September 10, 1914 Russell and myself went to Grace's and Charley Farquhar's. 25th anniversary of their wedding. Those present were Mr. and Mrs. N. G. Gorton, Ai Gorton, George Gorton and Martha, Mr. and Mrs. Charles E. Benedict (Charles Benedict d. Aug. 30, 1925 @ 57, shot by George Raymond at his home by his own gun), Charles Taylor (d. Sept.20, 1944 @ 50; accidentally shot in barn), Matt Raymond's first wife (the cook), Grandma Farquhar (Mrs. James Farquhar who d. Dec. 22, 1915), Mr. and Mrs. C. C. Farquhar, Edna, Earl, Lucille, Alice, Leonard (Grace's five children), also Mrs. Andrew Farquhar. Met Charity Ernhout on Scoot on our return home. She was bound for Stevensville. [The train called the Scoot used to leave Liberty O&W at about 7:45 AM.]
September 20, 1914 Took Roxy (the horse), and Leslie and Russell and went to Ferndale through by Cooleys' back past Pine Grove Hotel today.
September 21, 1914 Made drive-way next to Atkins line. [Amenzo Atkins (d. July 4, 1962 @ 78 m. Minnie Morris (d. July 17, 1971 @ 85)]
September 27, 1914 Daisy fell out of wagon in front of Church. Bruised right arm. Skinned left knee.
October 10, 1914 Atkins house all sheeted and half of the roof sheeted for shingles.
October 17, 1914 Less [E.L.]Cooper trimmed garret door and hung both garret and pantry door today.
October 29, 1914 Got N.G. Gorton six hens of Jim Demerest ($3.30). Daisy and Russell went to Hutchinsons today.
November 26, 1914 We all spent Thanksgiving with Father and Mother.
December 6, 1914 Leslie, Russell & myself went calling on Coopers this afternoon (Sunday.)
December 14, 1914 I began running the sleigh again. I drove Kit and arrived back again to the P.O. at 3:35.
January 1, 1915 Father and Mother were here for supper. We had spare ribs and crullers.
February 21, 1915 Myself and family went to J. W. Brown to take dinner. Geo. Ackerly & wife were there also Joe Brown, Geo Ackerly, Fred S Gorton went over to the Liberty Park Preserve. We saw Chancy I. Smith in his one room "log cabin." He showed us a fish pole which some trespasser left, also the dagger which Mrs. Taylor murdered her husband and afterward cut him up and burned him in the cook stove, also a picture the title "a September Morn." He had a type writer a banjo, revolver, couch and chairs, gas lamp, center table and even rugs on the floor, a stuffed bird ten years old when it died and some kind of stuffed bird two feet high, a nice little sink, a hanging bird's nest, an army sword, also a common sword, the picture of his little spotted pony all framed. Wilbur Roosa was there in the cabin with us also. We then went to the big house and saw fish eggs and a few little trout just hatched with the feeding bag with 60 day rations with them. J. G. Smith said the eggs which he hatched would be 95% good where the trout only hatch 5%. [George Ackerly (July 15, 1881-May 26, 1940) was a police officer and a guard at the old bank; he married 1) Latta Porter (d. Aug. 22, 1936) and 2) Mrs. Myrtle Miller.]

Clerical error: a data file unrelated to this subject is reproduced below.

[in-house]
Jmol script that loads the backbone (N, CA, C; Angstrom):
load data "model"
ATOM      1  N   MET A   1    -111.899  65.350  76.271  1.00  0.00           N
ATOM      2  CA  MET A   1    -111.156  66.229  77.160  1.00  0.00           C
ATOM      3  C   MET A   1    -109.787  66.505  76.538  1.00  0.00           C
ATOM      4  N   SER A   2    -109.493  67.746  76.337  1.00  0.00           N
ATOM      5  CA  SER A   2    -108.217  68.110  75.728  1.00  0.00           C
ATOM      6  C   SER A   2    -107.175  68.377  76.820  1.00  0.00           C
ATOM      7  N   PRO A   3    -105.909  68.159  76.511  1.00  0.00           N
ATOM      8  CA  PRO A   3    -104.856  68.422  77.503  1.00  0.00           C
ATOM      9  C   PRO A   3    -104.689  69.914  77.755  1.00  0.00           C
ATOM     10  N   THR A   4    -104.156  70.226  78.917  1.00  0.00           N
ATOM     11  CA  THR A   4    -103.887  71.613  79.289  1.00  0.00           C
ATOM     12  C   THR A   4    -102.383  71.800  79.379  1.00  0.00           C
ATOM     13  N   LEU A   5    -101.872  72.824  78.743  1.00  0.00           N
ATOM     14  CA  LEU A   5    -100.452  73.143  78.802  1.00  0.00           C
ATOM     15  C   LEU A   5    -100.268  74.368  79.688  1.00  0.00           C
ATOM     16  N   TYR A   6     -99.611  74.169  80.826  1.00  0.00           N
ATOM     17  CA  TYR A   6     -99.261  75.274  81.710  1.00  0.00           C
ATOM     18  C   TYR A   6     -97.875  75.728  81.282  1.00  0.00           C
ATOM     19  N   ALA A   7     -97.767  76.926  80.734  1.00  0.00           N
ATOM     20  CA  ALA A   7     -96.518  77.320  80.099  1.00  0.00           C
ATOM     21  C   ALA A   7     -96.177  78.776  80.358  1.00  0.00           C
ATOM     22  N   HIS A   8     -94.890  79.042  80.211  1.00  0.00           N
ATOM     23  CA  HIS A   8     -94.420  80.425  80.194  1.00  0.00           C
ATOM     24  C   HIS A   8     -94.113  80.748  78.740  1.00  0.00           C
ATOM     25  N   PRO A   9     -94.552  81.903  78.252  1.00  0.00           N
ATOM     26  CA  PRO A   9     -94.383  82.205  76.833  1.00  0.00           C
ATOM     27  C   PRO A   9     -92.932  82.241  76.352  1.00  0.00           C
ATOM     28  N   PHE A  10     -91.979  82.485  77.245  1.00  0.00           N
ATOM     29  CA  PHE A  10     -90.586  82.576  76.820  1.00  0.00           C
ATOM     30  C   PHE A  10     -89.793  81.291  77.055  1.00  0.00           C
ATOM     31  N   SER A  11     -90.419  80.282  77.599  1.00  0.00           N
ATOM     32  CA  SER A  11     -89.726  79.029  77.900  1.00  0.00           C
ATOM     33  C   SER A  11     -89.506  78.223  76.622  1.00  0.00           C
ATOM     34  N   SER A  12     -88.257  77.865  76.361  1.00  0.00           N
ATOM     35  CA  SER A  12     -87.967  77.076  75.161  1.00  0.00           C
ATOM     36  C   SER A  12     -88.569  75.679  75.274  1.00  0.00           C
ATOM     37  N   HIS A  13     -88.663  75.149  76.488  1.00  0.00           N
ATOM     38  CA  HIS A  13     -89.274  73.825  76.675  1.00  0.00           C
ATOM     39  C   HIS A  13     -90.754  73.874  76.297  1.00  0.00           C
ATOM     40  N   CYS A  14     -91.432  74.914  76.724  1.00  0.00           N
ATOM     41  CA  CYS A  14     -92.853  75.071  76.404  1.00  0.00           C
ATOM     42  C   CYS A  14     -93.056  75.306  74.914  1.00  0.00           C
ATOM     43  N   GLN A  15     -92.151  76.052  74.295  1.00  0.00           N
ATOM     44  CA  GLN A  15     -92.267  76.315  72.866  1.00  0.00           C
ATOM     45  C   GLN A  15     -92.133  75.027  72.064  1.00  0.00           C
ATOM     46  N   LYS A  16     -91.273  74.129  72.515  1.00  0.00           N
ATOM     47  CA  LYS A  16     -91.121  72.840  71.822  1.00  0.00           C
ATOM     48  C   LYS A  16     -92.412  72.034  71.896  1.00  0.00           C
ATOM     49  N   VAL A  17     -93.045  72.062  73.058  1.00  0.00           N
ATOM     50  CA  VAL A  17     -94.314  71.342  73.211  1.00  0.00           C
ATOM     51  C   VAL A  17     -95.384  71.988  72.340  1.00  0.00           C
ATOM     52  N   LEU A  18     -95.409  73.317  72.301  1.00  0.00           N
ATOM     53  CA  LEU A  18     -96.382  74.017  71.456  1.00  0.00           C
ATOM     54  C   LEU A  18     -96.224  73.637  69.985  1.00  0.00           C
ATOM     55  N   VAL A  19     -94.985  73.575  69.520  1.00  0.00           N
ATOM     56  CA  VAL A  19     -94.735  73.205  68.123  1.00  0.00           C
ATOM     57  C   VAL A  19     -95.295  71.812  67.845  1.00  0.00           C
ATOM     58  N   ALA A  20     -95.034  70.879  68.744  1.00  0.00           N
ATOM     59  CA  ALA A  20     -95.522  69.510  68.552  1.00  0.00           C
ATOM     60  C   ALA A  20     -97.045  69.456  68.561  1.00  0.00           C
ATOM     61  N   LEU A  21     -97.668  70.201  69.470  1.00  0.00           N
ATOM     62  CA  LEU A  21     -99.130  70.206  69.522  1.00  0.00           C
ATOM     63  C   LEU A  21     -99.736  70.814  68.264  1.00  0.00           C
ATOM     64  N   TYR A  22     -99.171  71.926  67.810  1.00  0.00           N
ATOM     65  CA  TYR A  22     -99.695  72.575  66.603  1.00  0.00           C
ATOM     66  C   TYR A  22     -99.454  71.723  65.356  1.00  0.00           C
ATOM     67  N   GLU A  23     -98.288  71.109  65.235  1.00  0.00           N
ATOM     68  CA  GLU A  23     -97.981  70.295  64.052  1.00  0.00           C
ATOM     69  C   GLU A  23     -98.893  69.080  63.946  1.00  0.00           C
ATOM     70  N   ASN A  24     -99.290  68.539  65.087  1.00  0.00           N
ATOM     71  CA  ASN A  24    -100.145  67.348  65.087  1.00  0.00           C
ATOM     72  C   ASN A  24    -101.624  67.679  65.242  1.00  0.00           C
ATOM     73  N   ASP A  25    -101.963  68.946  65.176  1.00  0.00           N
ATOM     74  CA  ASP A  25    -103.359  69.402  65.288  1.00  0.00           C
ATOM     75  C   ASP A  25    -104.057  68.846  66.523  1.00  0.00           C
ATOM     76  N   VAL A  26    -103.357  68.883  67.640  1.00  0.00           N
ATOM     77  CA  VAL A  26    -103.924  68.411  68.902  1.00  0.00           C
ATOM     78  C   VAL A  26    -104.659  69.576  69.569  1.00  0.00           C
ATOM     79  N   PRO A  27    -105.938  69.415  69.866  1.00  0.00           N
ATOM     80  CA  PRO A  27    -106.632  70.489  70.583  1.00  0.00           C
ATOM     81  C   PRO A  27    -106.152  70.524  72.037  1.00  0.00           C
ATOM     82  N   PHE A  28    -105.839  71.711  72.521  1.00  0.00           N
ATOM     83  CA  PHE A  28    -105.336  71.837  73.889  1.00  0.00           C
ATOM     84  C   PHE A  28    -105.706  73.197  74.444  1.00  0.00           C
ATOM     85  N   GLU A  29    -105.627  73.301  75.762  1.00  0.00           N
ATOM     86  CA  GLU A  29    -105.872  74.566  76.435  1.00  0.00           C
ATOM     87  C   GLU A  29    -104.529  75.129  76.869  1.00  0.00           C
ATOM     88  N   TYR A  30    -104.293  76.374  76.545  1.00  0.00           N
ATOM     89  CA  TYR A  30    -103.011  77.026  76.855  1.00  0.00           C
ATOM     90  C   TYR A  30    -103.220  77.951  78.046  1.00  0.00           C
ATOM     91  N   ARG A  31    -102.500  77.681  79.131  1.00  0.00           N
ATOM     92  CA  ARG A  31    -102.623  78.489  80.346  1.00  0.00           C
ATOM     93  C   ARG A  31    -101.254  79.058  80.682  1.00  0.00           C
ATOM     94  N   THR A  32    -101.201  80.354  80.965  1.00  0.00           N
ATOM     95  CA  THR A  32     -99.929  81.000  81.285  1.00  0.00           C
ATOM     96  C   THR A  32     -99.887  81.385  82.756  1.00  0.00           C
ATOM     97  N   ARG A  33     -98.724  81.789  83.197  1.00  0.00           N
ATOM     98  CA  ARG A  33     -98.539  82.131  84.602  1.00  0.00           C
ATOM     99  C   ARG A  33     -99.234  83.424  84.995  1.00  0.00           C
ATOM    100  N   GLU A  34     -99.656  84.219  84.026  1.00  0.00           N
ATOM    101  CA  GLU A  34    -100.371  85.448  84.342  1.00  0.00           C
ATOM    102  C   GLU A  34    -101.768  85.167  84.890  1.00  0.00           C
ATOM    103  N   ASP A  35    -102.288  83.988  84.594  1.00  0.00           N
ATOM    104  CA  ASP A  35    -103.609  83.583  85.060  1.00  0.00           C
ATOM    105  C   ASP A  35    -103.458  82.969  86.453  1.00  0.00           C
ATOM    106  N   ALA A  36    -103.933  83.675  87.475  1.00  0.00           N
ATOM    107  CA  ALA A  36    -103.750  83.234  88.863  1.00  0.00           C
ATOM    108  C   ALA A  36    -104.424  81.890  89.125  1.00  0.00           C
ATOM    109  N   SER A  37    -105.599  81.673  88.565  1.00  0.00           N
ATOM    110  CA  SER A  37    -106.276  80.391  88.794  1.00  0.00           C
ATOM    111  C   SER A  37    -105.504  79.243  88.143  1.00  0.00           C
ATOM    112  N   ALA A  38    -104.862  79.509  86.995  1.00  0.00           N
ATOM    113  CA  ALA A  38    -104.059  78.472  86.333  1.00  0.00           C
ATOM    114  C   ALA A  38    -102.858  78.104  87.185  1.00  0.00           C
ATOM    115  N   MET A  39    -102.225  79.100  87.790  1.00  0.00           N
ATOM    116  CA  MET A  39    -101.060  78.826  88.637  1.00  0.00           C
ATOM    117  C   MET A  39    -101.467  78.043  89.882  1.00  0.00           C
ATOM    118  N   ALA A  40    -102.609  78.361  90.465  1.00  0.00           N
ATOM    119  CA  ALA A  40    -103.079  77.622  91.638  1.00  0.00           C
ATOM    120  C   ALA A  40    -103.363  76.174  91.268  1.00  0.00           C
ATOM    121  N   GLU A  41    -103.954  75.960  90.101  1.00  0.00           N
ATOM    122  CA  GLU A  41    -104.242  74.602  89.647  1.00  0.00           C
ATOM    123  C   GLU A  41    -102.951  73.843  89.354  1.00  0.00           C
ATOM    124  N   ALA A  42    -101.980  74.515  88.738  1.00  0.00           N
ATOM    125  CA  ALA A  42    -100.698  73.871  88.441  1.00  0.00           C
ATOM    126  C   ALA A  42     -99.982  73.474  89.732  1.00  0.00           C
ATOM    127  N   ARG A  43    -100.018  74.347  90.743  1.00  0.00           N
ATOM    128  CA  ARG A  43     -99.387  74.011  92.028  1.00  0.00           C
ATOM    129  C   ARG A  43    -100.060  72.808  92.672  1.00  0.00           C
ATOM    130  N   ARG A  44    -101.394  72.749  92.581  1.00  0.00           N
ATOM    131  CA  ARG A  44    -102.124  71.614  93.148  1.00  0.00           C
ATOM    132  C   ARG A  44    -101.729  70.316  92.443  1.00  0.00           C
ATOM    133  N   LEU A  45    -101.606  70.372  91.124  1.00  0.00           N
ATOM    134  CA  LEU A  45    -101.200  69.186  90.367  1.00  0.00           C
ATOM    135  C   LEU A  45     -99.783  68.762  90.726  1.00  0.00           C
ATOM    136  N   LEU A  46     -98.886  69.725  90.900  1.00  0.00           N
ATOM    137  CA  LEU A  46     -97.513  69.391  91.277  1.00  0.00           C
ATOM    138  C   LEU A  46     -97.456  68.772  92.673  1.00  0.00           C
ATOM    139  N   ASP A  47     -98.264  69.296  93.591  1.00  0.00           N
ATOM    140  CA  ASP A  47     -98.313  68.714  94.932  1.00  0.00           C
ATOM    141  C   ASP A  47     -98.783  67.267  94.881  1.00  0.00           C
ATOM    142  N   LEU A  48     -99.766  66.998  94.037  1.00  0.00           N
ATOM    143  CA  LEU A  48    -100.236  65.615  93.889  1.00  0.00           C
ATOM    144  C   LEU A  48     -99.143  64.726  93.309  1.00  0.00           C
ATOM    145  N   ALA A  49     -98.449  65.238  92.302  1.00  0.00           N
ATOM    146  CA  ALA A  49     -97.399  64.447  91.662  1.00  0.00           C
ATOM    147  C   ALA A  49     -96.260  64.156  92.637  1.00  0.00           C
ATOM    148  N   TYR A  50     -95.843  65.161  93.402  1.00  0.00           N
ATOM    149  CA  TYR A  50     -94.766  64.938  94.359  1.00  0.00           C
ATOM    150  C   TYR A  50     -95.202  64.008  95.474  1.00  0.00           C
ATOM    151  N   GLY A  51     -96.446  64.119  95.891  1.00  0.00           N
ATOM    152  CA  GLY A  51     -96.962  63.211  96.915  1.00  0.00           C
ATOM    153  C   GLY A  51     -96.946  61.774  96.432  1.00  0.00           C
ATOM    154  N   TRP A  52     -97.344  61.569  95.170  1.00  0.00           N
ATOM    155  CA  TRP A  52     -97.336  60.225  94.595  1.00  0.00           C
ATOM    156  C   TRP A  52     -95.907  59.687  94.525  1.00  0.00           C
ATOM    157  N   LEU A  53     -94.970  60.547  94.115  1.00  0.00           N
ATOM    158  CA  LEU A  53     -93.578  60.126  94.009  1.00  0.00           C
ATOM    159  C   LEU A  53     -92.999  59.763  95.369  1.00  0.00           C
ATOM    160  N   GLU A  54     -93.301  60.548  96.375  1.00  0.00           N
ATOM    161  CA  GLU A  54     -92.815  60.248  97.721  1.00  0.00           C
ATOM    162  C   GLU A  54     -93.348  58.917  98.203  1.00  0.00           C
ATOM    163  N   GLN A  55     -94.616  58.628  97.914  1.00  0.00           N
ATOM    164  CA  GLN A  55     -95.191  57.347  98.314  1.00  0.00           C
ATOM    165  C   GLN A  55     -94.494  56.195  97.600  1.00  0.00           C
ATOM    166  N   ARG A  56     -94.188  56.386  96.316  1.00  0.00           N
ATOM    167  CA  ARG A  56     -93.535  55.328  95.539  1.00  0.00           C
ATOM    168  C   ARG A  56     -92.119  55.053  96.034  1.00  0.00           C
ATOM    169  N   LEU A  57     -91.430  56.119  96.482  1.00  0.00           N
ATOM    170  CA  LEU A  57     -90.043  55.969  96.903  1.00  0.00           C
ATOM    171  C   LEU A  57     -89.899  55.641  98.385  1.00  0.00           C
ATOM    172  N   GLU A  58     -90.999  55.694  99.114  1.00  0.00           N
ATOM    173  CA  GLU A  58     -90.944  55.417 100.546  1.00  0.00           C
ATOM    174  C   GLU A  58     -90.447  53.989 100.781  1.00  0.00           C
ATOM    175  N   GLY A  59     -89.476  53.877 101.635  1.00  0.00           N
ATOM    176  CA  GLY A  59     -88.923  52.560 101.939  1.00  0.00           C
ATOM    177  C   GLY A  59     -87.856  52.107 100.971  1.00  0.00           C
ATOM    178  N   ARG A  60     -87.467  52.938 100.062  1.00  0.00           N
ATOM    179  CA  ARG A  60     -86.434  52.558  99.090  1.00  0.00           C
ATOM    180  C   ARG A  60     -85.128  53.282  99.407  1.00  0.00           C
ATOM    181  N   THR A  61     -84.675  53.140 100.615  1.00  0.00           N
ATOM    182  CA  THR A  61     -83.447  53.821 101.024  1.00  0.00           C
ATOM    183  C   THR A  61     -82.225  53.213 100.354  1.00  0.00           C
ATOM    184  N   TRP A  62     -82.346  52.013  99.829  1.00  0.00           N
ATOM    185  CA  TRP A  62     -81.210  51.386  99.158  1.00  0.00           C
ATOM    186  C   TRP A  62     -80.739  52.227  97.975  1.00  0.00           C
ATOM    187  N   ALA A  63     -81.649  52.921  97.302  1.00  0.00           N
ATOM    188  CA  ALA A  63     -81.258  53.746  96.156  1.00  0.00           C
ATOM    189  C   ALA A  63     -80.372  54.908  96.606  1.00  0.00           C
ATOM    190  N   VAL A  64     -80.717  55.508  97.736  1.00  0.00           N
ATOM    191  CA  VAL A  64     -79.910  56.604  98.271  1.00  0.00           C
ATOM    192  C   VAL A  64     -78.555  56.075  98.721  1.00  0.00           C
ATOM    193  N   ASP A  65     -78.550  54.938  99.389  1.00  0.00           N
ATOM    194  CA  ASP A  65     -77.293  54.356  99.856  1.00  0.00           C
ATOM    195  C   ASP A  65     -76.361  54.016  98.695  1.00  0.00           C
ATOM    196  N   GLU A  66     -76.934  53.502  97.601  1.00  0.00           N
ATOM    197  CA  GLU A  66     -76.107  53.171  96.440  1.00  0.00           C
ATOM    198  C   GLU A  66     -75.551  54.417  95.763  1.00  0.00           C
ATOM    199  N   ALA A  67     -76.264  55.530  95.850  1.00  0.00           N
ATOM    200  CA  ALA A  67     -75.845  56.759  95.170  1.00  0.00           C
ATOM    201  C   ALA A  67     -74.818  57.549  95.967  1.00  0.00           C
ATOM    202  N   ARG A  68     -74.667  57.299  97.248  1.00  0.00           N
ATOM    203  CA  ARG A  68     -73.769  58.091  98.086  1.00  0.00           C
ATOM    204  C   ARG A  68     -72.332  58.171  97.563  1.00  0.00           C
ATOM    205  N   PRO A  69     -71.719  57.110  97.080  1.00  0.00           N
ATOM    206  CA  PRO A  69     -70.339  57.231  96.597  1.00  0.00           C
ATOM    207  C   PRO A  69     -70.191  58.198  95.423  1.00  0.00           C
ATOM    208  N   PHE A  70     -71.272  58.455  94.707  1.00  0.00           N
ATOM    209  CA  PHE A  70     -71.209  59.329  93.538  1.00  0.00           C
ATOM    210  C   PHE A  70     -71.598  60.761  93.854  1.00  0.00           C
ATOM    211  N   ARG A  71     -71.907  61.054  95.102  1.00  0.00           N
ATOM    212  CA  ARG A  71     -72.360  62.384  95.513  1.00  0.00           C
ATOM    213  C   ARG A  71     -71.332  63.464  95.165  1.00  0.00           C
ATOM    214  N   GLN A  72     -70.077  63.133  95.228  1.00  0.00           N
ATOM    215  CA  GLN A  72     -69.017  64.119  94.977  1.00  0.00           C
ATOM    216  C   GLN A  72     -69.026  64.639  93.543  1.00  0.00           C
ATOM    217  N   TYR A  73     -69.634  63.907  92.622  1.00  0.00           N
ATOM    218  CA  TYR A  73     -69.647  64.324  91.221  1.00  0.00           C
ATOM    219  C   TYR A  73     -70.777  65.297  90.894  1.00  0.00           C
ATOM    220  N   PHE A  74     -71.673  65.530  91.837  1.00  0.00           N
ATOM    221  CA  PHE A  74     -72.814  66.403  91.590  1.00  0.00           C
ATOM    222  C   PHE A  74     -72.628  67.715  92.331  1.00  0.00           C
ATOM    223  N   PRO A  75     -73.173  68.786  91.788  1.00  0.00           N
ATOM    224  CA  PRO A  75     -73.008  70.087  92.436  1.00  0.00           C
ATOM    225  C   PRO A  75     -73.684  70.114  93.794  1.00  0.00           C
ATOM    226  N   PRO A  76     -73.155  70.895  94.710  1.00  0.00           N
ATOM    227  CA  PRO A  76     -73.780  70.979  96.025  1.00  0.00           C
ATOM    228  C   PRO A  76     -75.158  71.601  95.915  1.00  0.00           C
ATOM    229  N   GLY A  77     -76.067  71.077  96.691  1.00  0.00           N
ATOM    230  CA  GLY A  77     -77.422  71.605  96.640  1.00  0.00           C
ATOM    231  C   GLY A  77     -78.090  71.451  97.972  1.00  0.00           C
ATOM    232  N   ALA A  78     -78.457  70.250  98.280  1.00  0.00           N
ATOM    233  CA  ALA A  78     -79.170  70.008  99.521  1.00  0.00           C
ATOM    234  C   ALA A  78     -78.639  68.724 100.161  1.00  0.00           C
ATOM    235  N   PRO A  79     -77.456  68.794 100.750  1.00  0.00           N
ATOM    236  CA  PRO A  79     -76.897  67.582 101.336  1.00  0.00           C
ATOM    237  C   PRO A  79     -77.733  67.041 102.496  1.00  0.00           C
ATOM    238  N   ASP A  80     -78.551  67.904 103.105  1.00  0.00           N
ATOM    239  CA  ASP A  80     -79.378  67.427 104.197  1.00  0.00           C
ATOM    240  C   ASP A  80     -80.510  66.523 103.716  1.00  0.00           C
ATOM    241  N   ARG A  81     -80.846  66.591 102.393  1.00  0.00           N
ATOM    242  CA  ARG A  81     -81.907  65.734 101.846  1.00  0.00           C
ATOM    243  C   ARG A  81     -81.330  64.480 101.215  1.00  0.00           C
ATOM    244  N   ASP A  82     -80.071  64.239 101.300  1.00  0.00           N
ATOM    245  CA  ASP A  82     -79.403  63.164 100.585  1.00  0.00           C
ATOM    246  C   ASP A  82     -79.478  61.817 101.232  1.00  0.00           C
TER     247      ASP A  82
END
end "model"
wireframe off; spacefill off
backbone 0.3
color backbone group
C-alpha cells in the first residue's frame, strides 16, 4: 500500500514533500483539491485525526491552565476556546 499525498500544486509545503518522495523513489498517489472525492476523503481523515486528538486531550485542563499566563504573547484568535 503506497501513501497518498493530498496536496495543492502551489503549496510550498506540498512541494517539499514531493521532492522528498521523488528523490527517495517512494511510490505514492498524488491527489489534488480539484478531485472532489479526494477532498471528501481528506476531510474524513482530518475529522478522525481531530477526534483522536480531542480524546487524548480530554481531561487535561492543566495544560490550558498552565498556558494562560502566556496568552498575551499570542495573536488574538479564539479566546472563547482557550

February 22, 1915 Leslie, Russell & myself went to Fulton's Creamery to get skim milk. 2:45 is the time it took.
March 7, 1915 All of us went down to 368 S. Main for hen dinner at Mrs. Amelia Gerow's.
March 27, 1915 Ralph Main called and took supper.
June 15, 1915 I met Grace and Chas. Farquhar with their automobile just past Glen Porter's bridge today on the regular trip. Earl was with them.
June 28, 1915 Leslie went to T. L. Maltby's to spend a week. Afishing he caught three trout, 1 catfish, pickerel. We were very lonesome. It seemed like a death in the family to have him gone.[Theodore Maltby d. March 9, 1955 @ 74. He married Nellie Ray (d. 1918). He was a farmer at Hurd, NY and had a daughter Retta and a son Harold.]
July 23, 1915 Mrs. Daisy Gorton, Leslie & Russell started for Cortland. Fred stayed home & kept house for 2 weeks.
July 24, 1915 I took dinner with Father and Mother today.
August 5, 1915 I rode home for the first time an old auto Ford belonging to Ben Gerow. Walter Gerow went along.
August 9, 1915 I made all my RFD trip in my new automobile No. V8284. Nothing happened. Mr. Messler Jr. went with me to teach me how to drive. We started at 11 o'clock and got back at 4:25 then at 5:15 I drove the car down to Ben Gerow's place, backed up, and went home on Carrier Street by way of Hotel Reed. When I entered my driveway I ran the wheel on the bank a little. A thunder storm came up and the car got a good ducking.
August 16, 1915 I took Daisy, and the children to Websters and to Strongtown School house and returned for their first auto trip.
August 22, 1915 We all went for an automobile ride. Took Less Cooper along to Monticello. It took 45 minutes to come back as far as the railroad.
September 5, 1915 My family, Osmer & Grace went to Wm T. Ratcliff's in the afternoon by way of the Workmen's Circle Sanatarium. We got there at 3 o'clock. Then I had to go after Father and Mother at White Sulphur Springs House with the automobile. We got back about 8 o'clock.
September 10, 1915 We took the automobile and went to Stevensville Lake and took Mr. and Mrs. Geo. Cowell with us. A fishing this evening Russell caught three fish. One was a sun fish. 17 were caught in all. We got back at 10:20.
September 12, 1915 I took six boys of the Sunday School Leslie included to Monticello. We went through the Court House and Prison. I gave one of the prisoners some matches. (Edwin Young was one of the boys. The sheriff excorted us past all the prison cells. I think Buck Winner was sheriff in those days. A sheriff couldn't serve more than 2 years but he was elected after the 2nd year term of another sheriff expired. Later Harry Borden served as sheriff for 12 years. I went through Frank Leslie's hotel the same day.) [Mrs. Elmer "Buck" Wimmer (Edith) (Jan. 20, 1879-Oct. 27, 1964)]